Current satellite data shows that unused bright light from buildings, commercial properties and general lighting is increasing in range and intensity by 6 to 8 percent each year. Nocturnal artificial light now occurs on more than 22 percent of all coasts on Earth. A team of researchers from England, Norway and Israel has mapped the marine areas most affected by light pollution in a world atlas.
The study, published in December 2021 in the scientific journal Elementa: Science of the Anthropocene, shows that at a depth of one meter up to 1.9 million square kilometers of coastal waters – roughly the size of Mexico – contain biologically significant amounts of artificial nocturnal plants. The light is exposed.
coastal night light
Particularly affected are areas with extensive offshore infrastructure such as drilling rigs or wind farms, for example in the Persian Gulf and the North Sea. Life and many biochemical processes are determined by light and its spectral composition, especially in the upper 200-metre ocean, says Tim Smith, lead author of the study and an oceanographer at the University of Plymouth.
Marine ecologist Emily Faubert is a member of the Australian Research Network NERAL (Network for Environmental Research on Artificial Light), which investigates the effects of light pollution on the marine environment: “Marine life is closely aligned with the daily, lunar and seasonal natural light cycles.” Light pollution has the potential to causing significant disruption to many aspects of the ecology and physiology of marine life.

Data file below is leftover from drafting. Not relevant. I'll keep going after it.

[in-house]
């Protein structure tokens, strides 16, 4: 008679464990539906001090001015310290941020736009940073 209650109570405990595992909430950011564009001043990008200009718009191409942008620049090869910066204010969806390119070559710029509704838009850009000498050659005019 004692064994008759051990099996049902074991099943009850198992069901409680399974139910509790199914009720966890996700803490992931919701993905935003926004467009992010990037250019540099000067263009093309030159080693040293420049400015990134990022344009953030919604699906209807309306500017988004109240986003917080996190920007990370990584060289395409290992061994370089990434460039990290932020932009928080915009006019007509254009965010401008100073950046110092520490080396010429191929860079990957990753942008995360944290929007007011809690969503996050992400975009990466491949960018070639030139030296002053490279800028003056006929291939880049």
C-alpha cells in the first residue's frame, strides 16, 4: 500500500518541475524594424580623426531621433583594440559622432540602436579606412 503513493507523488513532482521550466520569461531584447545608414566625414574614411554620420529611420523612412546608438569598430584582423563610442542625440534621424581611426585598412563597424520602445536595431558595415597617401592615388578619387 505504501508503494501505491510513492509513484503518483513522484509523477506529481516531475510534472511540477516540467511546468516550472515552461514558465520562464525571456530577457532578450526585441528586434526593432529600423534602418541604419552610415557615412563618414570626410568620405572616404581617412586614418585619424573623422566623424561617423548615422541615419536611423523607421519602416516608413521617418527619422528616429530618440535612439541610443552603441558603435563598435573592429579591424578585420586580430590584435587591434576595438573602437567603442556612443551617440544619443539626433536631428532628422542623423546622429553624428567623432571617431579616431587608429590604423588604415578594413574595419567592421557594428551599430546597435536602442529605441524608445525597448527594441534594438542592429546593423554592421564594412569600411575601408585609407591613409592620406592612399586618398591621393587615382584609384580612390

Faubert studied how nocturnal artificial light affects the reproduction of coral fish. Their experiments showed that artificial light at night can block an important stimulus for fish spawning.
LED direction exacerbates the problem
The dynamics are being investigated in a laboratory in Lenga, a Chilean fishing village located 15 kilometers south of the city of Concepcion. Scientists Dario Dirks and Javier Vera Duarte collected about 100 Mytilus chilensis mussels in the bay. Mussels are a major species in marine ecosystems, providing food and shelter for many species. “Potential impacts can lead to a change in the food web and communities,” explains Dr. Dirks.